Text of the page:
Women share stories in 'me too' campaign

Actress Alyssa Milano's call for women to talk about their experiences with assaults and sexual harassment gains traction

LONDON • The wave of revelations and revulsion over now-disgraced Hollywood mogul Harvey Weinstein has gone global.

As A-list actresses level claims of sexual misconduct at him, ordinary women everywhere engaged in a collective outpouring of their stories of assaults and sexual harassment, inspired by a "me too" online campaign made famous by actress Alyssa Milano.

After Milano's call on Twitter on Sunday, the #MeToo hashtag trended worldwide, with accounts pouring in from Calgary to Cairo and from Paris to Perth. The hashtag has been tweeted more than half a million times and has been featured in more than 12 million posts on Facebook.

On Arab social media sites, women jumped into the conversation using the hashtag #AnaKaman, the Arabic translation of "me too".

A 63-year-old Australian woman tweeted that harassment was present "all through my early working life in the 70s & 80s" while working at the Department of Defence in Sydney. "Looking back, it was horrendous," she wrote.

A parish priest in rural England tweeted where she faced harassment: "Paris when I was 16 heading to visit my pen friend. Norfolk when I was 22 being expected to 'earn' some bar work. Others I can't say."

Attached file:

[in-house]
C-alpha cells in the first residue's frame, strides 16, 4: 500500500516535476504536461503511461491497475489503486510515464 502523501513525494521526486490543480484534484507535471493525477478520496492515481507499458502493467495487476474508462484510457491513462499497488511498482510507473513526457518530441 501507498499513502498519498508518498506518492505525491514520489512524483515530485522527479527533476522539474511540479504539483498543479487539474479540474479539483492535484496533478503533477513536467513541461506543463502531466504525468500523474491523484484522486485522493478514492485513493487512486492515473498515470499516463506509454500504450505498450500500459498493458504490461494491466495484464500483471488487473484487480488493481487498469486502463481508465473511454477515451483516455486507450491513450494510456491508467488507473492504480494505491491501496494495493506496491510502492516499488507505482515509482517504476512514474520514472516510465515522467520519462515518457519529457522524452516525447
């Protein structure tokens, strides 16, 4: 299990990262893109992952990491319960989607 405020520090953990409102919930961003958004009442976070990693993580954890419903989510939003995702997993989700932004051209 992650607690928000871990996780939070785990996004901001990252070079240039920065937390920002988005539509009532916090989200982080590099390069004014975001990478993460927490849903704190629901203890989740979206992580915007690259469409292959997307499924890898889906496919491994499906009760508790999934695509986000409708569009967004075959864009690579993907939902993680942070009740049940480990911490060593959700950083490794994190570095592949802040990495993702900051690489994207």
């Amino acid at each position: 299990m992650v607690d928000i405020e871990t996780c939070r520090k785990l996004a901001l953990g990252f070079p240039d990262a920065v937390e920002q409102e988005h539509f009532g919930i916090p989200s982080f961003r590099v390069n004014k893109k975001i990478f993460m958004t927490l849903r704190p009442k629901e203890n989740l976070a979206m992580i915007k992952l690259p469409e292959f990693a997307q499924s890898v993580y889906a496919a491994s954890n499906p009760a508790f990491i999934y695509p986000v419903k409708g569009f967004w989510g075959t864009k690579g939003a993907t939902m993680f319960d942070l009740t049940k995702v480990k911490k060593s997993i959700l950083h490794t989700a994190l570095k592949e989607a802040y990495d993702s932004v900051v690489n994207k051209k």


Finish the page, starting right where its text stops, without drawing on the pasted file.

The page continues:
"Tailors in Pakistan who always need to measure your chest and hips at least seven times," wrote a press officer in Lahore. "You always know when the hand lingers too long."

In France - where President Emmanuel Macron said he would revoke Weinstein's Legion d'Honneur award - a separate but similar campaign took root with thousands taking to social media with the hashtag #balancetonporc, or "squeal on your pig".

French journalist Sandra Muller kicked off the #balancetonporc campaign when she encouraged people to name and shame those responsible for sexual harassment. She named her former boss, whom she said commented on her breasts and told her that she was "my type of woman".

Stories began flooding in, like that of a Paris-based radio journalist who tweeted that an editor of a major radio station once grabbed her by the throat and told her she would have sex with him "whether you want it or not". She said she filed a complaint, but nothing happened.

On Monday, Ms Marlene Schiappa, France's gender-equality minister, said legislators will debate proposals for cracking down on sexual violence and harassment, including issuing fines for "wolf whistling" and other sexually tinged comments on the street.

In California's capital on Tuesday, more than 140 women - including legislators, senior legislative aides and lobbyists - came forward to denounce what they describe as pervasive sexual misconduct by powerful men in the nation's most influential legislature.

In a public letter, the women complained of groping, lewd comments and suggestions of trading sexual favours for legislation while doing business in Sacramento.

As the #MeToo ranks swelled, there is also a sense of bitterness about how sexism remains rooted in many parts of the world.

"This has been part of our world since time immemorial," said British actress Emma Thompson when asked by the BBC about the Weinstein scandal.

Indeed, the statistics make for sober reading.

A 2014 YouGov study ranked the safety of transit systems for women in 16 cities around the world.

Bogota was the most unsafe city in the survey, while Mexico City was the worst for verbal and physical harassment, with 64 per cent of women respondents saying they had been groped or harassed on public transit.


A version of this article appeared in the print edition of The Straits Times on October 19, 2017, with the headline 'Women share stories in 'me too' campaign'. Print Edition | Subscribe